navigation by GPS and plans to implement a GPS complement that will allow the use of GPS as a sole-means navigational system for enroute operations through precision approach phases of flight. One projected use of GPS is for category III precision approaches. In this application, the aircraft is guided to within a few meters of the runway. Currently, several airports have implemented a special category I differential GPS system that enables specially equipped aircraft to land using GPS. A special category I landing allows an aircraft to approach the runway to not less than 65 m above the touchdown zone with a runway visual range of not less than 550 m.
The rail industry has several requirements, including safety. These range from tracking hazardous cargo to monitoring the location of entire trains on their track network to ensure that they will not collide.
When the rail industry implements their positive train control, which includes positive train separation, it will have an impact that extends beyond safety. With positive train control, the capacity of the existing rail infrastructure can be substantially increased, enabling the existing track to be used more efficiently by increasing the number of trains and the amount of goods transported.
Space agencies must be able to determine the location of a satellite in space. GPS can be used to help locate and track the satellite during the launch and while it is orbiting. GPS may also help to reduce the ground infrastructure necessary for some tracking operations.
While many partners in the development of ITS are not federal government organizations, ITS is a federally sponsored program with many GPS applications. These applications have a great diversity of requirements from the 1-m accuracy needed for crash-avoidance systems to the 100-m accuracy acceptable for some transit applications. The requirements of ITS, in some cases, require greater accuracy than SPS provides. Specific applications, with their required accuracy, include:
These ranges of performance are very achievable today at a relatively small price compared to just a few years ago.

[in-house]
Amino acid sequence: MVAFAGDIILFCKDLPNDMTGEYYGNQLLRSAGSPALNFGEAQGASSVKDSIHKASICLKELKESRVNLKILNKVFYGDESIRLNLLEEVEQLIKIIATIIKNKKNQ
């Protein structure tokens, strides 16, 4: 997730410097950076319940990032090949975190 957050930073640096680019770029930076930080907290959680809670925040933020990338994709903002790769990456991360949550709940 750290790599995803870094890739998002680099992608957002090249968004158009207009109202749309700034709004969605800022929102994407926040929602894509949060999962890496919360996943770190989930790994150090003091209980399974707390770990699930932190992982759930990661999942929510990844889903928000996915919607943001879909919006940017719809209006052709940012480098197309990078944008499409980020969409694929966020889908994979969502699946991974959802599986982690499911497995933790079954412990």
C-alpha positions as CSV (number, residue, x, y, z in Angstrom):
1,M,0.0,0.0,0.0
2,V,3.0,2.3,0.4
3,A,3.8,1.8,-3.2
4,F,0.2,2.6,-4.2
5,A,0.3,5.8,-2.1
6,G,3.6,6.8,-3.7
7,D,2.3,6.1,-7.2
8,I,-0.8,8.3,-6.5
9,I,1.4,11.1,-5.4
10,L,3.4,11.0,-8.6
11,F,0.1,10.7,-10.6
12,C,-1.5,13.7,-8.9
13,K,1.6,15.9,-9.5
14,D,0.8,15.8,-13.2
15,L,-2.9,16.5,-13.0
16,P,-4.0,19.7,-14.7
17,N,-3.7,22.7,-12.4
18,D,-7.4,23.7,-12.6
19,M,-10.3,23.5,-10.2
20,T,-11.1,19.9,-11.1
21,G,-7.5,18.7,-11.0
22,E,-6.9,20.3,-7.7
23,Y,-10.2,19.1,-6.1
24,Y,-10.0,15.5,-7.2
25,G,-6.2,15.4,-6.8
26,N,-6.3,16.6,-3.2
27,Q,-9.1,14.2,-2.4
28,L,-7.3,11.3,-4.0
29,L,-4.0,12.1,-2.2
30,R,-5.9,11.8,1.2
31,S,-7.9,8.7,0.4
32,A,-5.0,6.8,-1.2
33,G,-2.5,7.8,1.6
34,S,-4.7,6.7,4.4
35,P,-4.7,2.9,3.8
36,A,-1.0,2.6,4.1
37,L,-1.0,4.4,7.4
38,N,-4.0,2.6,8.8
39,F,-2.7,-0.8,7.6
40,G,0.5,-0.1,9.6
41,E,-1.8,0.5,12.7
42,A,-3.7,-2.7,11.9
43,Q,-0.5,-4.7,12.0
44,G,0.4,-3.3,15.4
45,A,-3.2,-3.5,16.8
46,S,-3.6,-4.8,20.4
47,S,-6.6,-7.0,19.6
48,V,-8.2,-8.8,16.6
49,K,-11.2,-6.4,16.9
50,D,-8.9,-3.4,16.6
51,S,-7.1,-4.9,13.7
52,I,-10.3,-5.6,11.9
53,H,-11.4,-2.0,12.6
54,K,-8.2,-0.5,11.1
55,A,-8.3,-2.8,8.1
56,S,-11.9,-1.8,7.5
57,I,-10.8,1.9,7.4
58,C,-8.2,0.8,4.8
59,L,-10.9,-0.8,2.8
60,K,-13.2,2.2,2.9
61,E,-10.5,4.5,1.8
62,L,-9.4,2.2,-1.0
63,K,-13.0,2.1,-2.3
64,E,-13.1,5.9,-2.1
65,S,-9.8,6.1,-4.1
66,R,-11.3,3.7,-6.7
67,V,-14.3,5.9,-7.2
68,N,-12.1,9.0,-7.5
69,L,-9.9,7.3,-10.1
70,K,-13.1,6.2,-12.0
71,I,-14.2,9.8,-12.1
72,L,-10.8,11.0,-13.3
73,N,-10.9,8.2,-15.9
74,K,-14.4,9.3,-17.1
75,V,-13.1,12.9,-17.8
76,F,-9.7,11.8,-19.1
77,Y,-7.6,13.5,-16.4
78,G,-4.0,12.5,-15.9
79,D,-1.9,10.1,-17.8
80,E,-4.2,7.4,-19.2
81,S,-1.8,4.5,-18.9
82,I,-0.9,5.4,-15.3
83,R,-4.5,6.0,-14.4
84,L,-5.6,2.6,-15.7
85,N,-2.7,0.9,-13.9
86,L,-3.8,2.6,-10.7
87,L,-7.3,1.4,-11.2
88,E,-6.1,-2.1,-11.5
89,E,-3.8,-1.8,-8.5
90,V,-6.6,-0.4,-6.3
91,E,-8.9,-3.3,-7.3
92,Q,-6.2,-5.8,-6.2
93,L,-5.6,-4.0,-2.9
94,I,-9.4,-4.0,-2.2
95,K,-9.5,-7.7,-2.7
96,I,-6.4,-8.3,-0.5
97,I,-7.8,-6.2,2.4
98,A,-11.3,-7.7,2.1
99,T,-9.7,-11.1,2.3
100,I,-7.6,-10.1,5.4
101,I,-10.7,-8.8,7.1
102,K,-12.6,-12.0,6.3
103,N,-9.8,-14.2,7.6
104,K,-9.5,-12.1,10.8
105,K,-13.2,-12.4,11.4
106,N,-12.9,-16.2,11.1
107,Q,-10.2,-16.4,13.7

Other highway applications include accident data collection, highway facility video log inventories, and controlled grading of highway construction sites.
GPS has many other uses. For example, the U.S. Forest Service uses it for photogrammetry to develop very accurate maps. GPS can assist in search and rescue operations by locating a victim or ensuring that an area has been adequately covered. GPS also has applications for surveying. It can be used to survey construction sites, automate site grading, and even monitor the flexion in a dam when the reservoir is filled with water.
Non-federal users also have applications. For example, natural resource companies use it for locating promising deposits of oil, gas, and other resources. In the agriculture industry, it can be used for monitoring crop yields to the square meter, allowing for more accurate applications of insecticides, herbicides, and fertilizers. In addition, it can be used for recreational purposes, such as finding a favorite fishing spot or tracking golf carts.
As noted before, many applications require enhancements in service beyond what SPS offers. The three main factors that characterize an improved service are:
To improve these three factors, either improvements to the GPS system need to be implemented or the system needs to be augmented. SPS can be augmented with accuracy corrections, additional ranging signals, and integrity information.